Submitted to: Book of Abstracts World Aquaculture Society
Publication Type: Abstract Only
Publication Acceptance Date: November 25, 2003
Publication Date: March 1, 2004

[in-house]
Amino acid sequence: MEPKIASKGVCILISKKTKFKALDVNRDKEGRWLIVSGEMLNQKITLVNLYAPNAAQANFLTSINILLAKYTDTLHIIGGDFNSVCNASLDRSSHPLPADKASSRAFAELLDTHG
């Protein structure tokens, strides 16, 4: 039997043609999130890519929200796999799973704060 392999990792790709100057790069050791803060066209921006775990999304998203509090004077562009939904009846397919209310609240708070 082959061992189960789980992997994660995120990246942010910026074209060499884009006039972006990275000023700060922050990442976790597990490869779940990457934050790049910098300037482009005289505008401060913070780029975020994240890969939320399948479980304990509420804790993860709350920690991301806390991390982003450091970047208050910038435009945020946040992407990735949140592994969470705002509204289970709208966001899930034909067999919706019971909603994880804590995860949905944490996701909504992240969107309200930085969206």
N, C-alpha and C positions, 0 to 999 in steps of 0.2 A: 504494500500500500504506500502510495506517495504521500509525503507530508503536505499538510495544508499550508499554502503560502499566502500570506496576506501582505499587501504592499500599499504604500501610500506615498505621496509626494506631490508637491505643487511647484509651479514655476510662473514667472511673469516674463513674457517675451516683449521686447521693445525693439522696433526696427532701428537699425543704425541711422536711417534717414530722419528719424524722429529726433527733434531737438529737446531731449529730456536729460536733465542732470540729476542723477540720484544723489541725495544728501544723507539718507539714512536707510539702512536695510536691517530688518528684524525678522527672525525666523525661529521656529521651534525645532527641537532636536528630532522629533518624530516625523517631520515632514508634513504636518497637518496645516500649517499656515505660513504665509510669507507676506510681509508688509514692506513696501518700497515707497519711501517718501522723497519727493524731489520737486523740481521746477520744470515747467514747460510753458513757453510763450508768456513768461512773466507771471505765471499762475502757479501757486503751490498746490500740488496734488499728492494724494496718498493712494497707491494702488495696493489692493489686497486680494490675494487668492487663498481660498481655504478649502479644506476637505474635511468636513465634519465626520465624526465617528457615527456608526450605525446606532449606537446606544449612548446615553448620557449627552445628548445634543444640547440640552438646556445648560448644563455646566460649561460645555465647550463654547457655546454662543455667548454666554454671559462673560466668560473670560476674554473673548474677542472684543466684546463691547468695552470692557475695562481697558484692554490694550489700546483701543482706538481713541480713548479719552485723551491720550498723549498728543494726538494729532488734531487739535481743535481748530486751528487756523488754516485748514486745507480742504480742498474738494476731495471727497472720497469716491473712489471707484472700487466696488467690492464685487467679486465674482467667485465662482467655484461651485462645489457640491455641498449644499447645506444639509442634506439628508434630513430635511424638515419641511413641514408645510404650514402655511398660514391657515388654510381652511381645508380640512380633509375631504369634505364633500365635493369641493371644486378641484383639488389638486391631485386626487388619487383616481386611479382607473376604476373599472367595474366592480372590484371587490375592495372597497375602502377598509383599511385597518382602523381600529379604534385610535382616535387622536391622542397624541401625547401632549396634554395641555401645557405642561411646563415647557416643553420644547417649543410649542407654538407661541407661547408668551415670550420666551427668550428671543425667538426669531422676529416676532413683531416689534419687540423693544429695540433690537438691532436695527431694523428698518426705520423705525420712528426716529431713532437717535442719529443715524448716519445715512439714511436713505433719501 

Citation: Small, B.C. 2004. Differences in feed efficiency and nutrient utilization between and within channel catfish strains and families. Aquaculture 2004, Honolulu, HI. p. 548. Technical Abstract: Improving channel catfish growth and feed utilization are two important goals of selective breeding programs. The newest channel catfish strain (NWAC103) to be introduced to the United States catfish industry was selected for increased growth rate. Researchers and farmers alike attribute the 10-20% higher growth rates of the NWAC103 strain to increased food intake relative to other strains of catfish. It is not clear, however, whether feed efficiency or nutrient utilization were improved with selection for growth rate. NWAC103 strain fish were compared to Norris strain catfish in an effort to determine differences in feed efficiency and nutrient utilization. Variability within strains was also assessed by randomly selecting four families from each strain for comparison. A double-blind study was conducted in 23-L aquaria each stocked with ten 25 g full-sib fish, and families were replicated in four aquaria. All fish were fed to near satiety daily for 6-wk. Upon study completion, indices of weight and length gain, feed efficiency, body composition, and nitrogen and energy balance were determined. On average, NWAC103 fish gained significantly (P<0.05) more weight (51.2 vs.31.7 g) and length (4.7 vs. 4.1 cm), respectively compared to Norris fish. Significantly (P<0.05) poorer feed consumption (41.3 vs 56.6 g) and feed efficiency (89.9 vs.95.7) for Norris fish no doubt contributed to the lower growth rates. Family differences in weight and length gain and feed intake were significant (P<0.05) between NWAC103 families, whereas only differences in feed intake and feed efficiency were significant (P<0.05) between Norris families. Significant (P<0.05) differences in nitrogen and gross energy intake within both strains were positively correlated to feed consumption. Norris strain catfish, however, had significantly (P<0.05) higher overall nitrogen retention (35.6%) relative to the NWAC103 strain average (31.0%). Norris strain catfish also had higher (P<0.1) body protein and lower (P<0.1) body fat composition. These results reiterate the superior growth of the NWAC103 strain catfish due to increased feed consumption, and demonstrate improved feed efficiency relative to Norris strain catfish. The slower growing strain of catfish (Norris) appears to be more efficient in converting consumed protein to body protein. To our knowledge this is the first study to compare differences in nitrogen and energy balance between NWAC103 and another strain of catfish.